Source: The American Journal of Medicine - August 29, 2020 Category: General Medicine Authors: Daniel E. Shapiro, Cathy Duquette, Lisa M. Abbott, Timothy Babineau, Amanda Pearl, Paul Haidet Tags: Letter Source Type: research

Gender Representation by Specialty: Is 50:50 Mandatory?
Dr Alpert's commentary in the March 2020 American Journal of Medicine asks the question, “Why are Women Underrepresented in Cardiology?”1 As he stated, only 25% of cardiology trainees are female. He reported that a group of academic cardiologists had met in 2019 to seek answers but was unable to reach a conclusion. (Source: The American Journal of Medicine)
Source: The American Journal of Medicine - August 29, 2020 Category: General Medicine Authors: Mark Buchanan Tags: letter Source Type: research

The Reply
I much appreciate Dr. Buchanan's comments concerning my editorial titled “Why are women underrepresented in cardiology?”1 Dr. Buchanan favors what I believe is a tongue-in-cheek approach to increasing the number of women who train in cardiology (ie, a quota system whereby cardiology would set limits on the number of men accepted and “trade” these men for some of the many women going into pediatrics). This plan would certainly increase the number of women in cardiology, but I am quite sure it is illegal. (Source: The American Journal of Medicine)
Source: The American Journal of Medicine - August 29, 2020 Category: General Medicine Authors: Joseph S. Alpert Tags: Letter Source Type: research

The Reply
We thank Dr. Modarressi for his thoughtful Letter to the Editor commenting on our article.1 We agree with him that a coronary artery calcium (CAC) scan is often accompanied by incidental findings in the chest. Whether this description of additional medical information is beneficial or detrimental depends upon one's viewpoint. Our viewpoint is that the more we know about our patients ’ health, the better we can serve them. We believe that incidental findings are an additional benefit of CAC scanning, which is provided at no additional cost. (Source: The American Journal of Medicine)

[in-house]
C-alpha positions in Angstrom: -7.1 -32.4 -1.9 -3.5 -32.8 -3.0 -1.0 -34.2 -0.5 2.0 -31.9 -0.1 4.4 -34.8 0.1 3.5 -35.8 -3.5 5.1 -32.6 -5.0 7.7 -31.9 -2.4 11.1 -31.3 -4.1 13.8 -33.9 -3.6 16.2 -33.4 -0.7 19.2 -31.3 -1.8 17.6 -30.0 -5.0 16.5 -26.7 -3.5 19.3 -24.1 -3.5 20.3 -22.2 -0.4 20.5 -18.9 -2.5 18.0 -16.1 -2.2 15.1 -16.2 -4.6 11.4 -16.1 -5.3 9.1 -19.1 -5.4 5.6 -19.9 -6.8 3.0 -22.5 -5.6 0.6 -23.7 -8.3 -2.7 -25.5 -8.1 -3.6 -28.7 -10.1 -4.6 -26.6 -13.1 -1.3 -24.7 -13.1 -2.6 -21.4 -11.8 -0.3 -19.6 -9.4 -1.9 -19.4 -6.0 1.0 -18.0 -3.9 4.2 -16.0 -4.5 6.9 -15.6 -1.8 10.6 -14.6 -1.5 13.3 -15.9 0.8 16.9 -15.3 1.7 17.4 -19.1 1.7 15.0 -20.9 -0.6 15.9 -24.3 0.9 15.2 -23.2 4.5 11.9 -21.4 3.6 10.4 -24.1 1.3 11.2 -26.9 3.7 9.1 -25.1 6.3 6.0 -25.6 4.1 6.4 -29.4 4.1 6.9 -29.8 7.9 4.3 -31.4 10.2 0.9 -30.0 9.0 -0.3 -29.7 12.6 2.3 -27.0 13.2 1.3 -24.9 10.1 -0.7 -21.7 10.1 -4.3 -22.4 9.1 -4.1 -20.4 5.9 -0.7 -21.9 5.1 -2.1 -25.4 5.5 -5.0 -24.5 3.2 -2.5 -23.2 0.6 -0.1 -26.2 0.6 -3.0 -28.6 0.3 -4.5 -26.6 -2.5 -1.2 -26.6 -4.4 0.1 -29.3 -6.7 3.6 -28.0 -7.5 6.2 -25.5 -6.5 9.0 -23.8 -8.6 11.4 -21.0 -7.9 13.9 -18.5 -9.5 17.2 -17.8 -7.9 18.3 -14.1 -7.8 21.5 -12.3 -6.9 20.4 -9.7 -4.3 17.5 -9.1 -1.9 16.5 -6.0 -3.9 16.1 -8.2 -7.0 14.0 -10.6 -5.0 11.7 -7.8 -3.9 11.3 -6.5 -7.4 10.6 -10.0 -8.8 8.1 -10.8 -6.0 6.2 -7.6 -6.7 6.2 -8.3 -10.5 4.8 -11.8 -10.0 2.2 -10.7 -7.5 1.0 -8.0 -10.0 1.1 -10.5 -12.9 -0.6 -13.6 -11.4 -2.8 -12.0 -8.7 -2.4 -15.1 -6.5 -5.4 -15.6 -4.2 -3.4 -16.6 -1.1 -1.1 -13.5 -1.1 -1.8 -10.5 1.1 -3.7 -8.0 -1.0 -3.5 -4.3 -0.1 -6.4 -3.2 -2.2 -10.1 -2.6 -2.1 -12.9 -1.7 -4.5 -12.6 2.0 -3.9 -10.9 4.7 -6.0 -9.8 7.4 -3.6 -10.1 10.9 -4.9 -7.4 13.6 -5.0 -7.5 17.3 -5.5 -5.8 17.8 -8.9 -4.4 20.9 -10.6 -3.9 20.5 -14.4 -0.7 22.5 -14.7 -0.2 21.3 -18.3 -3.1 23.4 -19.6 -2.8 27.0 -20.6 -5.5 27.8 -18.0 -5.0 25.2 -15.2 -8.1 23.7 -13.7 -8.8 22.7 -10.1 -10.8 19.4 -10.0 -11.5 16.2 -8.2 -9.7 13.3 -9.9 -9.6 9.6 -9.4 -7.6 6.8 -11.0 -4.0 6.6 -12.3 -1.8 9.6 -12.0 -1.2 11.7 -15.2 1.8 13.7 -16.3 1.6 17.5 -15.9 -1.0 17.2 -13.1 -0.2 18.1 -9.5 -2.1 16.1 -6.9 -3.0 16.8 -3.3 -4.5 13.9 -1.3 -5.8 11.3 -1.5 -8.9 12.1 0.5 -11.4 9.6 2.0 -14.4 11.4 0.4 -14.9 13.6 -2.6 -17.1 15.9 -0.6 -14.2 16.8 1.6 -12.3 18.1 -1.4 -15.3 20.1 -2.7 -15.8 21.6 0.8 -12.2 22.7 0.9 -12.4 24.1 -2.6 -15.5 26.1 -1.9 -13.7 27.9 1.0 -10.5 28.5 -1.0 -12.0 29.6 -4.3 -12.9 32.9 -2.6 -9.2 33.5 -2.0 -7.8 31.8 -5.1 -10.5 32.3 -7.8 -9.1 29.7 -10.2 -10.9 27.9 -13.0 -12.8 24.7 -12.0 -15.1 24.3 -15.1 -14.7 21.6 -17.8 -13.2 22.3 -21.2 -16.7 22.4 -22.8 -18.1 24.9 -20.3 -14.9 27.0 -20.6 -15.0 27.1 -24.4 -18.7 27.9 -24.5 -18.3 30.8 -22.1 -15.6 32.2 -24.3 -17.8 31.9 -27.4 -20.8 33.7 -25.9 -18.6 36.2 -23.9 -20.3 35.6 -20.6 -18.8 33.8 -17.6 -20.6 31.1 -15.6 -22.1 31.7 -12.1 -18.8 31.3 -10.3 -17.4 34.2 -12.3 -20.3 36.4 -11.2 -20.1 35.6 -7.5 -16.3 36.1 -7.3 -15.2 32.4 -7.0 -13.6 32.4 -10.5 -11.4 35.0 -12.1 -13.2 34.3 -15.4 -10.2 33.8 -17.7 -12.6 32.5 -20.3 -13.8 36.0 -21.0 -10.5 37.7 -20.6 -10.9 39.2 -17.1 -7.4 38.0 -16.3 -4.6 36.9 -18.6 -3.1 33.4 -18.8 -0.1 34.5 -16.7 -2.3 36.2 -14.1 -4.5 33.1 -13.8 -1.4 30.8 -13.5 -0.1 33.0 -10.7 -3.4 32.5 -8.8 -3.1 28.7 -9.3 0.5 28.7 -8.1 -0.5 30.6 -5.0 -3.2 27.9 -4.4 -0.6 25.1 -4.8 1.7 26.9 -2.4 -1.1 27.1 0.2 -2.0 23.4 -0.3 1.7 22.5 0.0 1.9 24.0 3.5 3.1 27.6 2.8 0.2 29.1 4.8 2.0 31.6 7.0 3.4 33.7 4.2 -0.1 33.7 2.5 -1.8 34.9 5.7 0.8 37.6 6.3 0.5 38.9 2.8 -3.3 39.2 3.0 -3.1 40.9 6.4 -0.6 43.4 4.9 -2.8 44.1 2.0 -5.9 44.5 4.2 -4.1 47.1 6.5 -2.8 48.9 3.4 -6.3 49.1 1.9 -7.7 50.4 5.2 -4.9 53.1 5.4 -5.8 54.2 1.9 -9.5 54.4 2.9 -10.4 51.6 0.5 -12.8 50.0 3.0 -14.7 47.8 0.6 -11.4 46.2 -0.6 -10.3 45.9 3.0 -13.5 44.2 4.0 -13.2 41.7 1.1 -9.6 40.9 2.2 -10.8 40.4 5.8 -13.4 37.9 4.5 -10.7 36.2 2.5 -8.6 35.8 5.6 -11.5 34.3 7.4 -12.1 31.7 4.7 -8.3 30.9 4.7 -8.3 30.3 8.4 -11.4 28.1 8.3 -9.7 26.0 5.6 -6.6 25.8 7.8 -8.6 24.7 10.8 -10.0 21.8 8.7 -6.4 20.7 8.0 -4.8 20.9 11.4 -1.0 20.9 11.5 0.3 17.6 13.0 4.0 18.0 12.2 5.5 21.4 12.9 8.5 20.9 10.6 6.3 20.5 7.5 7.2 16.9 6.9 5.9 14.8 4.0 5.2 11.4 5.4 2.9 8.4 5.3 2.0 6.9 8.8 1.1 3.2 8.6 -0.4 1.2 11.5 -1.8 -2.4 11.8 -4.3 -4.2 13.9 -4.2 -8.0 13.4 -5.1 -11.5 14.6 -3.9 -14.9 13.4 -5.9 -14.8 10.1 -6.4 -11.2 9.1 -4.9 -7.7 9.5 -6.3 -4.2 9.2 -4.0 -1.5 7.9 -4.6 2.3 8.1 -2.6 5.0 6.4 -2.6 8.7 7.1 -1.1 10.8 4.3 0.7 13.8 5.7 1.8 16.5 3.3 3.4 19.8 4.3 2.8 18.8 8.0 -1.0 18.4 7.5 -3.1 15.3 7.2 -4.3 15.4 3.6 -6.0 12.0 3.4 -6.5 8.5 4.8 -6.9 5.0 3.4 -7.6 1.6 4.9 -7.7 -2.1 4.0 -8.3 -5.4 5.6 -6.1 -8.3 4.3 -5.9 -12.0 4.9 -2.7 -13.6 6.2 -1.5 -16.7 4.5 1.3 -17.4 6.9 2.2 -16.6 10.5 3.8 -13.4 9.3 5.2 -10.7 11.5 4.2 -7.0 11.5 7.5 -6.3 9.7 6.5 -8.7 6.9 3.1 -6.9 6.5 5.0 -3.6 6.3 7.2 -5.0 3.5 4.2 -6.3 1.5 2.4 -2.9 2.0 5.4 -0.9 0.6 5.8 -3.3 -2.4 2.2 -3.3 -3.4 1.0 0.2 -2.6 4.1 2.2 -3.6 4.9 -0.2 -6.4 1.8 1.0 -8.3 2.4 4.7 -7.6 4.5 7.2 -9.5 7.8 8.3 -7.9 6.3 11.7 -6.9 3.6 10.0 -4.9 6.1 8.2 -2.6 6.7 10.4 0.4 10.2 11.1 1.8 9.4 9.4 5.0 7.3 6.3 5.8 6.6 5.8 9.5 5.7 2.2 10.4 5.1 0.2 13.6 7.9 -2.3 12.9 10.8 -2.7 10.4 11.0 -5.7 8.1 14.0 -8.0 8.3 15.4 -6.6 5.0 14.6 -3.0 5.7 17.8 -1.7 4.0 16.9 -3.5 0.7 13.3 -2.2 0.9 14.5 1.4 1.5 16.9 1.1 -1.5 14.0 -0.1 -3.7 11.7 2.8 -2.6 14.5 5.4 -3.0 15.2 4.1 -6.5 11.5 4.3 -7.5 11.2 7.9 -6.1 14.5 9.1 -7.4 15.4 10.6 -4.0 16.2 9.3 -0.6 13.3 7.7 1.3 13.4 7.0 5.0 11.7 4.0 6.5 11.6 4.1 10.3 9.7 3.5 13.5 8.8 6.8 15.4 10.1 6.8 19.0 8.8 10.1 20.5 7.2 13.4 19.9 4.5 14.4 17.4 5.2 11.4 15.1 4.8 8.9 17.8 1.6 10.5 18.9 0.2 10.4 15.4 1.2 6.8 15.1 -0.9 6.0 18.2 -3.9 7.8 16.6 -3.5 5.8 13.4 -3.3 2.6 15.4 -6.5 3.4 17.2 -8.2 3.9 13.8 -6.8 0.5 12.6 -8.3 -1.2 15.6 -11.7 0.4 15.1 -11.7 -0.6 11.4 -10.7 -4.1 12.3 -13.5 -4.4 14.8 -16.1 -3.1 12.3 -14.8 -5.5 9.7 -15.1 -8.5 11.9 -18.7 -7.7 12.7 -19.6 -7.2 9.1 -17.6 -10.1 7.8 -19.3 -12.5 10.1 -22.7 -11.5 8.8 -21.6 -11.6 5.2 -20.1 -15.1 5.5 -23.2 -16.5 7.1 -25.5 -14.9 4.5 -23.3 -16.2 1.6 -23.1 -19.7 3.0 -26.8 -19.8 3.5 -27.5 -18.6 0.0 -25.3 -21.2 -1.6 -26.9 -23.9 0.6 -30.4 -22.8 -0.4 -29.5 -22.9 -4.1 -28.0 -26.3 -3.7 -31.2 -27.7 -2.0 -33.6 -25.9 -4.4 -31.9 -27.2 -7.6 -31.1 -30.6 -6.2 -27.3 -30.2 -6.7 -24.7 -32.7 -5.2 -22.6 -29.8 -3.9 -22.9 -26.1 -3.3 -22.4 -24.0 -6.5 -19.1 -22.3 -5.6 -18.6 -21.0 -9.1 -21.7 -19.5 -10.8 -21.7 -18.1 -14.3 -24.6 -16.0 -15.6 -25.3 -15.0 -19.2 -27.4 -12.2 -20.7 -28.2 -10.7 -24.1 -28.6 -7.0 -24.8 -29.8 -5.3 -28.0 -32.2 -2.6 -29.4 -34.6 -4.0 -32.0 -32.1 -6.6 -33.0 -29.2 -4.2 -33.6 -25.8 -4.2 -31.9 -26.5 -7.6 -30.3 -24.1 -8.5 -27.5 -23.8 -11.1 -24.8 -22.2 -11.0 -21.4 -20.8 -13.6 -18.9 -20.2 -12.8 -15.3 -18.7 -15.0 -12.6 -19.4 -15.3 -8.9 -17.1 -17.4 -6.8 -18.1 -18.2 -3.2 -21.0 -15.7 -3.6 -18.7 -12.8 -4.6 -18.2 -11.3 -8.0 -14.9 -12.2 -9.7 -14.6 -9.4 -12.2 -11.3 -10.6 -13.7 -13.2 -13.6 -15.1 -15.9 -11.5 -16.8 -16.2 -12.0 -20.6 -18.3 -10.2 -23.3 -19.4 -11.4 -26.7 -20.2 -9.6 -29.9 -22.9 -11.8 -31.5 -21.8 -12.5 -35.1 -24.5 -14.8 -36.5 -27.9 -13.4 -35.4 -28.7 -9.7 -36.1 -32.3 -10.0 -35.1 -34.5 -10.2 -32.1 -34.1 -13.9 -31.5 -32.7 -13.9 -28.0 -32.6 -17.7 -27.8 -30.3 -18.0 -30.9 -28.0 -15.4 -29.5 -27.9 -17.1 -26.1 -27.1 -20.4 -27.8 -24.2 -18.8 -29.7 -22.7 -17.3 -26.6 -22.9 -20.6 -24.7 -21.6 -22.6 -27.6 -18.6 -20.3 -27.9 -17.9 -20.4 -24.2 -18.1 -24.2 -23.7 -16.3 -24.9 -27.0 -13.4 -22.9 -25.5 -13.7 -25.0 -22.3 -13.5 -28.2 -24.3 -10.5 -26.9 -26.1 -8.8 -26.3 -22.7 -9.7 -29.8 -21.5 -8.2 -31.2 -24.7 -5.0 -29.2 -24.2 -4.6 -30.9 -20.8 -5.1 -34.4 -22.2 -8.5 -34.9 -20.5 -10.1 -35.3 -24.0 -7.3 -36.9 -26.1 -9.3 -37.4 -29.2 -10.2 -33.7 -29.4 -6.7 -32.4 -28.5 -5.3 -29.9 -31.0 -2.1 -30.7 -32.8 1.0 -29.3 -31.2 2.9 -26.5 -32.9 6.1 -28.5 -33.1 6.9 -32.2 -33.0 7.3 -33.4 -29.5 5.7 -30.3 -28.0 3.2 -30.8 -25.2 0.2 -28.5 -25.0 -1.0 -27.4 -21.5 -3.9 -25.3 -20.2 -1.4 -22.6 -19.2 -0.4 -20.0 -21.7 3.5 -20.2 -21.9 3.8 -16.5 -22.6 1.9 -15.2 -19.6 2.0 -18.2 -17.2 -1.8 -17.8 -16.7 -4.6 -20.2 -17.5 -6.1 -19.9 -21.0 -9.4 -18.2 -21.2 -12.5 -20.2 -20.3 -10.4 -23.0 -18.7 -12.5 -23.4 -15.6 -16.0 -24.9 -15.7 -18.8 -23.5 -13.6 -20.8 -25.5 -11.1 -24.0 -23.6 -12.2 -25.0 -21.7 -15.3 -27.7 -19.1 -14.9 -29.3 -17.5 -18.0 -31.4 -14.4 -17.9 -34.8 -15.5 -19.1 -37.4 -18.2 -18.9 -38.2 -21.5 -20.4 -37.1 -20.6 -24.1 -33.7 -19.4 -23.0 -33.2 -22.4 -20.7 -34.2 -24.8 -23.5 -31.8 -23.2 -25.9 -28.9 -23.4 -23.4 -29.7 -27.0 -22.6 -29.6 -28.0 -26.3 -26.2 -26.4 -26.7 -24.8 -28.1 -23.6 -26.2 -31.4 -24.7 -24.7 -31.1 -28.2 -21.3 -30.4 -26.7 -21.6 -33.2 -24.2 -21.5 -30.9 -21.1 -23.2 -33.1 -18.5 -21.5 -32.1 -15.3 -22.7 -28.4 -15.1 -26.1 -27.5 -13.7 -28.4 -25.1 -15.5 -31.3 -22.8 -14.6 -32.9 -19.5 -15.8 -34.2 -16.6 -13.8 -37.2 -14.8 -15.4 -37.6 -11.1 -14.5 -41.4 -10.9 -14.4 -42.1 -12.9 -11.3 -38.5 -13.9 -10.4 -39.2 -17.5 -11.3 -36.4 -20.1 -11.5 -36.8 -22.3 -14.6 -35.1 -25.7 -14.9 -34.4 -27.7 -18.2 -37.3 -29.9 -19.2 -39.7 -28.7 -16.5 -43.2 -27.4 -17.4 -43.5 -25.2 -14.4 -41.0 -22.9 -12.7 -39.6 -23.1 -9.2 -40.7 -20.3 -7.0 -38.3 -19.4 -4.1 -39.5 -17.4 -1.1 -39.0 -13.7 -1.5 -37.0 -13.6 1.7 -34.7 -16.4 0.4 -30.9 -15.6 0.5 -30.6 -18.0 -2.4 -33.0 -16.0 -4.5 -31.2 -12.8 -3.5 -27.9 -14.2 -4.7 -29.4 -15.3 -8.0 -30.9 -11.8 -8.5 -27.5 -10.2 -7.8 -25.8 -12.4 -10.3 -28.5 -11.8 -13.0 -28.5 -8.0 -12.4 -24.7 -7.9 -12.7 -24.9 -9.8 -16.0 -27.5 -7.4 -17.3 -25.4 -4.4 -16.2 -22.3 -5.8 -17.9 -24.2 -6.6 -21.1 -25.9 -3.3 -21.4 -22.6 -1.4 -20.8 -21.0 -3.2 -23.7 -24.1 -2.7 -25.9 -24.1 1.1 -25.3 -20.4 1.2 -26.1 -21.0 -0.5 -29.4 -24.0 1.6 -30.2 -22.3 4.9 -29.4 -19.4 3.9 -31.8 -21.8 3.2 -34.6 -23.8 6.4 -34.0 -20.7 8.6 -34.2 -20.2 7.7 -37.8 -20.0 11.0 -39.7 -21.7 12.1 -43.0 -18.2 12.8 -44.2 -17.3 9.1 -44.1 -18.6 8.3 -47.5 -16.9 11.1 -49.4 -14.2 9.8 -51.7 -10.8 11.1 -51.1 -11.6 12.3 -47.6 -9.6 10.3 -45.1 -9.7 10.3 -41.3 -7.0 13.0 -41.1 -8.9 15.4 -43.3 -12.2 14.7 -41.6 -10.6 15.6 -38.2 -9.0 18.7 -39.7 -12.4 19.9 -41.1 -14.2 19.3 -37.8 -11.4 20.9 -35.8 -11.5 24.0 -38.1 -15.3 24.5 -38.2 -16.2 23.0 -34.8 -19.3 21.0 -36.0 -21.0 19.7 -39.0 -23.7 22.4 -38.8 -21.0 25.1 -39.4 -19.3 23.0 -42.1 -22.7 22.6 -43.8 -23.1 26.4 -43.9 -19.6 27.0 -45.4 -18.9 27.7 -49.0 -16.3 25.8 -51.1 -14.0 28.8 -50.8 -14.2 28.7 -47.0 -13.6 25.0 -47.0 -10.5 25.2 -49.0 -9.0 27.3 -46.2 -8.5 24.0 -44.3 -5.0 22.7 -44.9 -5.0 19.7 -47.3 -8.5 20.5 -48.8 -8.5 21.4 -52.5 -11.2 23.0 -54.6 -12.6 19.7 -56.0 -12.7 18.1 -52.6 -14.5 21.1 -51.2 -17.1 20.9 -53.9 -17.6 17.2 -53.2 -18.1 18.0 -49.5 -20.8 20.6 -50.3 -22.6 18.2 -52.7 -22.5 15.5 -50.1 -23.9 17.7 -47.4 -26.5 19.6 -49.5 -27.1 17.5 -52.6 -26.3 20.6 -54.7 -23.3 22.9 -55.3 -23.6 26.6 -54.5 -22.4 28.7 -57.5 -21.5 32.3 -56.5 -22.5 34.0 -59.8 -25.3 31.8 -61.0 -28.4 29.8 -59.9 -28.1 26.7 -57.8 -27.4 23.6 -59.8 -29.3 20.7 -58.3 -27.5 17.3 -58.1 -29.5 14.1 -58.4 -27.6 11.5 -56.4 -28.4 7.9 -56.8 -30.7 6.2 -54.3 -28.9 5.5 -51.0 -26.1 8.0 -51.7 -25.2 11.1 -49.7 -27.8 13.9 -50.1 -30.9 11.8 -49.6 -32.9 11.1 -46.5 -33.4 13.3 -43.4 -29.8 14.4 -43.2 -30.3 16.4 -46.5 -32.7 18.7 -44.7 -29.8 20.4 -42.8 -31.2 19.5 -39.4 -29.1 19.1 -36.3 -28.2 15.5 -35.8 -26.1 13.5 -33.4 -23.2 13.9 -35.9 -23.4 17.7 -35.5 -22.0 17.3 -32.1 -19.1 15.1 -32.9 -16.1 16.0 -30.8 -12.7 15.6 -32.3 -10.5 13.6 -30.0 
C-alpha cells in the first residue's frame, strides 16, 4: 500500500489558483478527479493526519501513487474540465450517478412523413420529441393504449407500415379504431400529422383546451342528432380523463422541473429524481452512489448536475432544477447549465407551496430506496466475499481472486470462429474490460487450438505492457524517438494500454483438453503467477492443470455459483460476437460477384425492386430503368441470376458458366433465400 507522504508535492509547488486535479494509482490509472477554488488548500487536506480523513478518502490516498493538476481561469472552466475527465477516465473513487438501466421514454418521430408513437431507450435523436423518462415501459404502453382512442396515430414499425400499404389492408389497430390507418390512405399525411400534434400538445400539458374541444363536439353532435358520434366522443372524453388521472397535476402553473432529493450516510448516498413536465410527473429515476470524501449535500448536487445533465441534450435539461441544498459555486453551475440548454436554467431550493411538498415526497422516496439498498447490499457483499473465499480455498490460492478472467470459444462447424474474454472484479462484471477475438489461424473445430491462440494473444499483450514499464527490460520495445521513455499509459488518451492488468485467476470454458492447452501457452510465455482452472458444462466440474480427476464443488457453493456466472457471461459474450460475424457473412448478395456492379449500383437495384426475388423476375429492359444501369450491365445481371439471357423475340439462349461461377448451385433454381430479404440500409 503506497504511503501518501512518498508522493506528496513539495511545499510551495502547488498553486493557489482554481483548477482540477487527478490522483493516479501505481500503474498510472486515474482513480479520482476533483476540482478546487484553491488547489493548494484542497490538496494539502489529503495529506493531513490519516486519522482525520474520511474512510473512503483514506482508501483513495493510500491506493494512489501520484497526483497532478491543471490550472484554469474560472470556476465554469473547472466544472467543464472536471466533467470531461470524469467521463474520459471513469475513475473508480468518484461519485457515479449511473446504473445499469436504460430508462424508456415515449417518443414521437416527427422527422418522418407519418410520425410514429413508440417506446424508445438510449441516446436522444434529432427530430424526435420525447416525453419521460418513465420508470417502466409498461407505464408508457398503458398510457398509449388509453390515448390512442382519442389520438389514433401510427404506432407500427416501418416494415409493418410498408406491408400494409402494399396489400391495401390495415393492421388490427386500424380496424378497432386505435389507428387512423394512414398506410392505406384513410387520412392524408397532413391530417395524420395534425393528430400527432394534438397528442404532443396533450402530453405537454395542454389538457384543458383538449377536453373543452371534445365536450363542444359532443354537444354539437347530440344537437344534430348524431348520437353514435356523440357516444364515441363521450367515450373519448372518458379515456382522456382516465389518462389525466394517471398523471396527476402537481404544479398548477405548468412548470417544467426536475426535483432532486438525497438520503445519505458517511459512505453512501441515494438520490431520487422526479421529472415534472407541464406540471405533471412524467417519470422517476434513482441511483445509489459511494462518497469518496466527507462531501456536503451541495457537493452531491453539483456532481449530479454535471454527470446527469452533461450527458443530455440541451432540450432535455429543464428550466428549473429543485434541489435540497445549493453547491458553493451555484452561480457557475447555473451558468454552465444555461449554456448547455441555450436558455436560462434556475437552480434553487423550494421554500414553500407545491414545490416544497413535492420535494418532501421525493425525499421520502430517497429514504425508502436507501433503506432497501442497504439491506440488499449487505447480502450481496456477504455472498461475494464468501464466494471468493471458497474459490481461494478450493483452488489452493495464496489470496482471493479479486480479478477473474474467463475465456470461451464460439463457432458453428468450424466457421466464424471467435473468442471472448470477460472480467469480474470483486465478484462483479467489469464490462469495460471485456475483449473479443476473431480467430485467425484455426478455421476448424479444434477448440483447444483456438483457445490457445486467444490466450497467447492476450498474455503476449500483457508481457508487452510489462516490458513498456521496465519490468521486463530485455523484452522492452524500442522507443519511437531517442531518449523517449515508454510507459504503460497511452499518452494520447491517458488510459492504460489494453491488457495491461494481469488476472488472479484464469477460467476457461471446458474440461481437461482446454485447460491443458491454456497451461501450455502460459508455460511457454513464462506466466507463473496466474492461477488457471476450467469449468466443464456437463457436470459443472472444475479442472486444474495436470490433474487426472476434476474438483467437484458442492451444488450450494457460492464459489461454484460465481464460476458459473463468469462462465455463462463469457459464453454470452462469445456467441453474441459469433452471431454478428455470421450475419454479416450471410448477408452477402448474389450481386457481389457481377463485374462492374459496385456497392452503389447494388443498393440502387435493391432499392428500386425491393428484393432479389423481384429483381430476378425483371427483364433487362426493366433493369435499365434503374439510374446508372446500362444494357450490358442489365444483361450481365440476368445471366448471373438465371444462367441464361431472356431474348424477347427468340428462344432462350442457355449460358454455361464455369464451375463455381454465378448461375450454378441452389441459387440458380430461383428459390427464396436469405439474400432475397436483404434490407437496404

Source: The American Journal of Medicine - August 29, 2020 Category: General Medicine Authors: David S. Schade, Sanjeev Arora, R. Philip Eaton Tags: Letter Source Type: research

Table of Contents
(Source: The American Journal of Medicine)
Source: The American Journal of Medicine - August 29, 2020 Category: General Medicine Source Type: research

Something to feel good about in these bad times
I am writing this commentary while taking a much-needed one week's vacation following almost 5 continuous months covering various in-patient services. Many of our regular in-patient doctors have been asked to stay away from the medical center because of advanced age or have been urgently shifted to our busy COVID wards. As noted in earlier commentaries, I could not allow myself to be absent from the hospital in these demanding and potentially dangerous times.1,2 During this relaxing week, I have been thinking a lot about current events and following the daily COVID reports on the internet alongside other stories of recurri...
Source: The American Journal of Medicine - August 29, 2020 Category: General Medicine Authors: Joseph S. Alpert Tags: Commentary Source Type: research

Low Prevalence of Clinically Apparent Cardiac Amyloidosis Among Carriers of Transthyretin V122I Variant in a Large Electronic Medical Record
This study sought to determine the prevalence of clinically apparent cardiac amyloidosis among carriers of the TTR V122I variant. (Source: The American Journal of Medicine)